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The Ballad of Knuckles McGraw

by Lois Peterson

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orphans & foster homes, westerns, imagination & play
list price: $7.95
also available: eBook
published: 2010
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Recommended Age, Grade, and Reading Levels
9 to 12
4 to 7
Reading age:
9 to 12
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Association of Book Publishers of BC
Librarian review

The Ballad of Knuckles McGraw

Peterson has caught perfectly the emotions and struggle of a young boy whose mother has abandoned him. Kevin Mason found a note in his Wagon Train lunch box that read “Please look after my son. I can’t look after him any more.” He is taken into foster care where he finally has structure in his life. It is the family he has craved for so long, although he misses his mother and wants her back in his life. Social Services finds his grandparents, who he only vaguely remembers. Kevin insists that he stay at his apartment so his mother will be able to find him when she comes back. Very understanding grandparents coax him through his anxieties and he goes to live with them. The Ballad of Knuckles McGraw is a song his retired cowboy grandfather has written about Kevin’s alter-ego.

Peterson also wrote the Young Orca Reader, Meeting Miss 405.

Source: The Association of Book Publishers of BC. BC Books for BC Schools. 2010-2011.

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  • Short-listed, Chocolate Lily nominee
  • Short-listed, Silver Birch Express Award nominee
  • Commended, CCBC Best Books
  • Commended, Bank Street College of Education Best Children's Books of the Year
  • Commended, OLA Best Bets
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After eight-year-old Kevin Mason's mother abandons him, he takes refuge in his fantasy of becoming Knuckles McGraw, a tough cowboy roaming the plains on his legendary horse, Burlington Northern. But instead of riding the range, Kevin is stuck in a foster home with a pierced and tattooed teenager named Ice and a mute girl named Breezy.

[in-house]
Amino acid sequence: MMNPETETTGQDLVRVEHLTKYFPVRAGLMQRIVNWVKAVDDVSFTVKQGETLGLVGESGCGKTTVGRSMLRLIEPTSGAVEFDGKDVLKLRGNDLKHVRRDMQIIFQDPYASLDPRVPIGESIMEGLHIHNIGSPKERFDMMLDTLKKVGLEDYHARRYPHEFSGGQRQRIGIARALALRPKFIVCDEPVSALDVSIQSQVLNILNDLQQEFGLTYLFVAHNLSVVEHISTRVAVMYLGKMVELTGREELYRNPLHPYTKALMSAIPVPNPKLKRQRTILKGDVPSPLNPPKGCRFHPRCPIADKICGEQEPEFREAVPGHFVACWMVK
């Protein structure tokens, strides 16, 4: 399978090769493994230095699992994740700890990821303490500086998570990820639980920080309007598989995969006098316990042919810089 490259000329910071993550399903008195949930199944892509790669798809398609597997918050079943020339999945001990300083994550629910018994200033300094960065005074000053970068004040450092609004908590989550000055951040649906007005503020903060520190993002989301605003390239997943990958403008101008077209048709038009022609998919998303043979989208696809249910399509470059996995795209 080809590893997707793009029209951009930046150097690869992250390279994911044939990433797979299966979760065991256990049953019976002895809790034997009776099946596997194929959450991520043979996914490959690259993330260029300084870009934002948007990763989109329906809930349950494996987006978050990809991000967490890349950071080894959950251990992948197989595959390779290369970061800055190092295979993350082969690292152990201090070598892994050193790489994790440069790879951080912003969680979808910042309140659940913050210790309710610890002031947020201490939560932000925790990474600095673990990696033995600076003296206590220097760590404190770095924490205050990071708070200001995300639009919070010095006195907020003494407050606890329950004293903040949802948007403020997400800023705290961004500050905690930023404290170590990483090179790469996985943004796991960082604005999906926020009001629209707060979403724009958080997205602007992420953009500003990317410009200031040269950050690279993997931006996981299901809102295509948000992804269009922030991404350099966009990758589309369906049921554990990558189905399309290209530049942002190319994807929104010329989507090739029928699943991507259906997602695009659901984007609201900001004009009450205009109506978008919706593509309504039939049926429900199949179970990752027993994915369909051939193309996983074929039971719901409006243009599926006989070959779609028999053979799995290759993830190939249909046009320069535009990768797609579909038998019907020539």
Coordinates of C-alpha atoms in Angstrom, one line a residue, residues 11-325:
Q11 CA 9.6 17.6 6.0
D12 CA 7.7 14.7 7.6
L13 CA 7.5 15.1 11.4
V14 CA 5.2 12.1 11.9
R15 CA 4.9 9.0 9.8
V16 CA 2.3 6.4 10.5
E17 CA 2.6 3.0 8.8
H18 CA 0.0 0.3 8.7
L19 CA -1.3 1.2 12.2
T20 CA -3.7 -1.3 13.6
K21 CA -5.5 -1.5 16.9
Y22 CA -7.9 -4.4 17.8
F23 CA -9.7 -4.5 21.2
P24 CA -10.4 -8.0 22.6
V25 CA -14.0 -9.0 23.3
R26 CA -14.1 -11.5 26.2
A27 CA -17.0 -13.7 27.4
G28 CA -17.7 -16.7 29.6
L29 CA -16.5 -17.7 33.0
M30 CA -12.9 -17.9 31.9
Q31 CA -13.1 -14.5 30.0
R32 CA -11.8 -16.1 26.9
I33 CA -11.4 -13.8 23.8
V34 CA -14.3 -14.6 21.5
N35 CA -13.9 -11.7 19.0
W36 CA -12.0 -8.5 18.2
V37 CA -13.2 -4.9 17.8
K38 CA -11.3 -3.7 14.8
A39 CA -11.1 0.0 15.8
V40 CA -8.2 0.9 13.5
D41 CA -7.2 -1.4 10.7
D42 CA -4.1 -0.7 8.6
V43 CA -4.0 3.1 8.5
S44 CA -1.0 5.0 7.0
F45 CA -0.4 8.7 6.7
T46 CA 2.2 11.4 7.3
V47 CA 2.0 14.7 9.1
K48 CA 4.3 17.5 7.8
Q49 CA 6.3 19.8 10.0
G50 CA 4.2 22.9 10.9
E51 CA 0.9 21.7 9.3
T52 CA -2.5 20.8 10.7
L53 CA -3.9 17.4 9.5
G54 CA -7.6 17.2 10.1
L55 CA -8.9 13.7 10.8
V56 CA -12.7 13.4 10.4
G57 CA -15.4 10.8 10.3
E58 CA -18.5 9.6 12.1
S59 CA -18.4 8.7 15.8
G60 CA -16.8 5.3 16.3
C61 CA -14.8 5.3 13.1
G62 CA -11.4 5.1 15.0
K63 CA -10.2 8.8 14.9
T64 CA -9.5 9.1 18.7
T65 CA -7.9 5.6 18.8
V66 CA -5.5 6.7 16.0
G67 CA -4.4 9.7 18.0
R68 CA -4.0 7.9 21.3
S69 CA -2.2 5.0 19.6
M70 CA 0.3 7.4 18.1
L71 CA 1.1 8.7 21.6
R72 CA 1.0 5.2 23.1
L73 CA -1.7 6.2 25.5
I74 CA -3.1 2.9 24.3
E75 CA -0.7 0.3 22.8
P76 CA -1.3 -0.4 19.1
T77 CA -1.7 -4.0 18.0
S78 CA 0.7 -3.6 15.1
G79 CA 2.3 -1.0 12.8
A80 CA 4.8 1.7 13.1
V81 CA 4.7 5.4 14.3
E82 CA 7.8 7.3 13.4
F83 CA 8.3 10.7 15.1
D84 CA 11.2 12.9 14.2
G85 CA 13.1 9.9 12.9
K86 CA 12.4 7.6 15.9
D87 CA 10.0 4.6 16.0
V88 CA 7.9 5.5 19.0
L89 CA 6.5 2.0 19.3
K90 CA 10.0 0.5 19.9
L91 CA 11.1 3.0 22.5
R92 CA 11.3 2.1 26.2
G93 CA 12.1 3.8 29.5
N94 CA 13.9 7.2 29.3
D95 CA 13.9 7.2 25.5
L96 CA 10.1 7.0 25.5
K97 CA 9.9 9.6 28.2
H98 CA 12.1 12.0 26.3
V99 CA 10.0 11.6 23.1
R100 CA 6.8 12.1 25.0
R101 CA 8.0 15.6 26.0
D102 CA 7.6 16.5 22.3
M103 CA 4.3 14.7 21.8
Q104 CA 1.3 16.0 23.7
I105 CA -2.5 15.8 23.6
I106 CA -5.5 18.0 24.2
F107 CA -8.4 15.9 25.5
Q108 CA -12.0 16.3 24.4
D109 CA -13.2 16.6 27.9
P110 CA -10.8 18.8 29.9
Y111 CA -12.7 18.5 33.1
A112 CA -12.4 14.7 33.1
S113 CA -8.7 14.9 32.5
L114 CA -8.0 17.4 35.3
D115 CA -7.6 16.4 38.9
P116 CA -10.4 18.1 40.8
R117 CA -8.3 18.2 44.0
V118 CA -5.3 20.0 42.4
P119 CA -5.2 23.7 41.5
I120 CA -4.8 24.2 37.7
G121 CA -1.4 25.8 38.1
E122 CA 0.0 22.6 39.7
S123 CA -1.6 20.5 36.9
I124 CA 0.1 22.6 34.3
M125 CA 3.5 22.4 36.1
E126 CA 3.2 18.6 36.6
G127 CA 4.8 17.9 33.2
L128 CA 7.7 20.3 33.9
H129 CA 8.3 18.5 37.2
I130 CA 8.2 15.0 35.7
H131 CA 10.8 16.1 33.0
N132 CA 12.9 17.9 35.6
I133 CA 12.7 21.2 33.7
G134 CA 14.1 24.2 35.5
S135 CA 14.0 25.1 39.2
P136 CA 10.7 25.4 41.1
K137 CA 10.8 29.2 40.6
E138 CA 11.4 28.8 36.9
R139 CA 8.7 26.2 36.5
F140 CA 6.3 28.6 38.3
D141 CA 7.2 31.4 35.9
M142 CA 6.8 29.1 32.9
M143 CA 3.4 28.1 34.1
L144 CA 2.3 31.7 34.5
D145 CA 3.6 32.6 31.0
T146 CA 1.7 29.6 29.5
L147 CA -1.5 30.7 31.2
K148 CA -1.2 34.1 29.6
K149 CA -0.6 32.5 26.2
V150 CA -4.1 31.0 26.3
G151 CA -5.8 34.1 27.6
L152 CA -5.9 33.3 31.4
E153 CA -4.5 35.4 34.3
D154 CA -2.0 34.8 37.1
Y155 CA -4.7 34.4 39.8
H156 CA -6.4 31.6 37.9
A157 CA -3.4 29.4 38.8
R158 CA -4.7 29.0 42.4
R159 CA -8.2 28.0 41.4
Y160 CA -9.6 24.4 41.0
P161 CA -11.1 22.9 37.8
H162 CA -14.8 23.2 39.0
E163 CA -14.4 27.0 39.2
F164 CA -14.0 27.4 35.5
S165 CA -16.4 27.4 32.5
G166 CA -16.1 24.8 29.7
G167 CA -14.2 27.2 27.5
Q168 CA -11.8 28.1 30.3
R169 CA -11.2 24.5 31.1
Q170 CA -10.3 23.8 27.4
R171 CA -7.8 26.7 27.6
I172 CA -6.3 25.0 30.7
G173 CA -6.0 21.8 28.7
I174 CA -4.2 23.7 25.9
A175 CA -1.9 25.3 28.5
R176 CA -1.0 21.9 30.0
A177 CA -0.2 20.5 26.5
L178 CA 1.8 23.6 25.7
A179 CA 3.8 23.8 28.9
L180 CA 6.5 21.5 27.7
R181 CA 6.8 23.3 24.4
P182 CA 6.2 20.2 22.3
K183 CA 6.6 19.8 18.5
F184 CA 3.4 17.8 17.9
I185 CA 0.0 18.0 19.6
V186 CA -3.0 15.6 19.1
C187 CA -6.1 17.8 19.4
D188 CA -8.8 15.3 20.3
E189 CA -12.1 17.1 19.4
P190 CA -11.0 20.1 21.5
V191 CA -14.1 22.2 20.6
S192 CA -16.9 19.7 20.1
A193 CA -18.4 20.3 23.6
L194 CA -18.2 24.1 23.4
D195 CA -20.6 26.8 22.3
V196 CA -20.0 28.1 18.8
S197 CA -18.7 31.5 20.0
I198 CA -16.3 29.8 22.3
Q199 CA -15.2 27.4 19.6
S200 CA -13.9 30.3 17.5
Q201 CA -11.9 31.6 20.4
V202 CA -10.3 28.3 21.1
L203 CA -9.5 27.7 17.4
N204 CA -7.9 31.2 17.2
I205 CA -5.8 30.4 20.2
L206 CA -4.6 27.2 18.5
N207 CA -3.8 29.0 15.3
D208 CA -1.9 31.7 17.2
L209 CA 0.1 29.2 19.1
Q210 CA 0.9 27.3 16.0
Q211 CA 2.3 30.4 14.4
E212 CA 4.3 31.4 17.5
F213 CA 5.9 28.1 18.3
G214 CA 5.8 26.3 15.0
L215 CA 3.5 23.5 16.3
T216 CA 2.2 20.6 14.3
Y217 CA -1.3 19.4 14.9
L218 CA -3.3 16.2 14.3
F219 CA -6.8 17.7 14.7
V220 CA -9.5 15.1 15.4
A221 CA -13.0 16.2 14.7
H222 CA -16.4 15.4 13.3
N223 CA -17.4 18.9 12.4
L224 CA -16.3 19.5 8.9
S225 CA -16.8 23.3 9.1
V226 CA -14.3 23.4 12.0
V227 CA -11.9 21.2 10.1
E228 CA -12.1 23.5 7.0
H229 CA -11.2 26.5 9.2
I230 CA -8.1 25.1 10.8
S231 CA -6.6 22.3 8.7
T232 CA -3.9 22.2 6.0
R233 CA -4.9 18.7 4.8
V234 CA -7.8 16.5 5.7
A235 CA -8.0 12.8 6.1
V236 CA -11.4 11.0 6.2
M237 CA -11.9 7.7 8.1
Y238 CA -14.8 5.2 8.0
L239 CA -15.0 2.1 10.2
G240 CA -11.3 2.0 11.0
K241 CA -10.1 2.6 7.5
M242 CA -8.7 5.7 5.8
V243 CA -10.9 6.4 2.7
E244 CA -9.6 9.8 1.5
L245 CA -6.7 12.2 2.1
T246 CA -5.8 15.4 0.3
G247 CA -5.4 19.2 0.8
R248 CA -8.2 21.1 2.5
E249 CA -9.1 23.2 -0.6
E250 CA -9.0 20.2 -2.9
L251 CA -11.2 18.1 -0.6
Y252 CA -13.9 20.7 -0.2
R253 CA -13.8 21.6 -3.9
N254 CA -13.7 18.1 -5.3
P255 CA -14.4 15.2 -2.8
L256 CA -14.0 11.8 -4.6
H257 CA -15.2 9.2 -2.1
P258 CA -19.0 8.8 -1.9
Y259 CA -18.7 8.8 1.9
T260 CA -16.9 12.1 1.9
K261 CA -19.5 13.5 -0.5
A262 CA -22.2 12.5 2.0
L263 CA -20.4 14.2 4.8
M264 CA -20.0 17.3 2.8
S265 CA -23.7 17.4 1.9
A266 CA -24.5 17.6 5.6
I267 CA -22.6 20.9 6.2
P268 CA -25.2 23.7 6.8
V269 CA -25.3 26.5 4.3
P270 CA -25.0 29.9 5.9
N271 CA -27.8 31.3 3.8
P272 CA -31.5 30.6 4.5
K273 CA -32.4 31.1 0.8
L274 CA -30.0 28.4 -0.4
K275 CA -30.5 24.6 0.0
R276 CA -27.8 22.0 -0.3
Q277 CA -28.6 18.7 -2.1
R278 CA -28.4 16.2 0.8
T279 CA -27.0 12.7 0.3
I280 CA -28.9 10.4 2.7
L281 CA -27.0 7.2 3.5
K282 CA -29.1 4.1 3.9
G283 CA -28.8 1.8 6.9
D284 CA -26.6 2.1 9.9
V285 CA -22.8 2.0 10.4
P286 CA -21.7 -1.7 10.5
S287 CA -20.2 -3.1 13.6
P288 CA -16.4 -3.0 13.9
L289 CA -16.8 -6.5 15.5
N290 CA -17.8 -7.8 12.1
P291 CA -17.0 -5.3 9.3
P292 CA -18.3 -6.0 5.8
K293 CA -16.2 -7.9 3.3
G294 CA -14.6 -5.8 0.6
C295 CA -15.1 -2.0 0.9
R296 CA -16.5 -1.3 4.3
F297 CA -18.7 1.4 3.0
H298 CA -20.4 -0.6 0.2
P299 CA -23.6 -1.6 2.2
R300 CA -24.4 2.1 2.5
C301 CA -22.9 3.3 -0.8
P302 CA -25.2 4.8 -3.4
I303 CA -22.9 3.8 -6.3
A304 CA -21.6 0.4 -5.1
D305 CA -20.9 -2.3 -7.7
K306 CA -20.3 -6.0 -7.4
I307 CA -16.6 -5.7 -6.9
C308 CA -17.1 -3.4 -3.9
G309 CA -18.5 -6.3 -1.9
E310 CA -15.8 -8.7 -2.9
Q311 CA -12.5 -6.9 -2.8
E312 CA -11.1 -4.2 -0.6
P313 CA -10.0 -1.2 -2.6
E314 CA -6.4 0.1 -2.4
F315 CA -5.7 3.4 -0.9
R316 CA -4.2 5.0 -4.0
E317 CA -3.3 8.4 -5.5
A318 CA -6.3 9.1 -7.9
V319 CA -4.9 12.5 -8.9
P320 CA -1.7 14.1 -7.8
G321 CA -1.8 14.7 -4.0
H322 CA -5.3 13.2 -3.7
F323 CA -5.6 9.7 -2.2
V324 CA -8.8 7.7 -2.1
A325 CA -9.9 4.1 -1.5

While he waits to be claimed by the father he barely remembers or the mother who left him a good-bye note in his lunchbox, Kevin (aka Knuckles McGraw) tries to communicate with Breezy, learns to get along with his bunkhouse-mate Ice, and discovers that memories can be as deceptive as family secrets.

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If Burlington Northern were tied up outside, Knuckles McGraw could leap through the window right onto his back and gallop away before anyone knew he was gone. But for now he has to creep down the stairs, avoiding the creaky ones, carrying his shoes in one hand and his lunch kit in the other. He shoves his shoes under his arm so he can turn the front-door handle. It opens without making a sound.

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Editorial Reviews

"Readers will certainly be drawn to the plucky, appealing grade-schooler and the terrible plight he so bravely faces."

— Booklist

"A humorous yet sensitive story…[Peterson] fills the story with a host of characters who are unusual yet kind and as we hear their stories we develop empathy for each of them."

— Canadian Children's Book News

"Peterson's fiction is a welcomed addition to an elementary school library…She incorporates interesting characters, well-developed plots, and sensitive handling of realistic issues written at an appropriate age level. I tip my cowboy hat to Peterson and the 'Orca Young Readers' series and hope I will be reading more of her work in the future. Highly Recommended."

— CM Magazine

"The author understands how kids think, a fact that will allow the kids in your library to thoroughly enjoy this book...Recommended."

— Library Media Connection

"Peterson...has written another great story for young readers. While the story is simply crafted, her language is a delight and readers will be kept engaged...The book exceeds tremendously in inspiring hope."

— Resource Links
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About the Author

Lois Peterson

Lois Peterson is the award-winning author of eight books of fiction for children, and numerous short stories, essays and articles for adults. She worked at a public library for more than 35 years and worked as executive director of a homeless shelter. Lois lives in Nanaimo, British Columbia.

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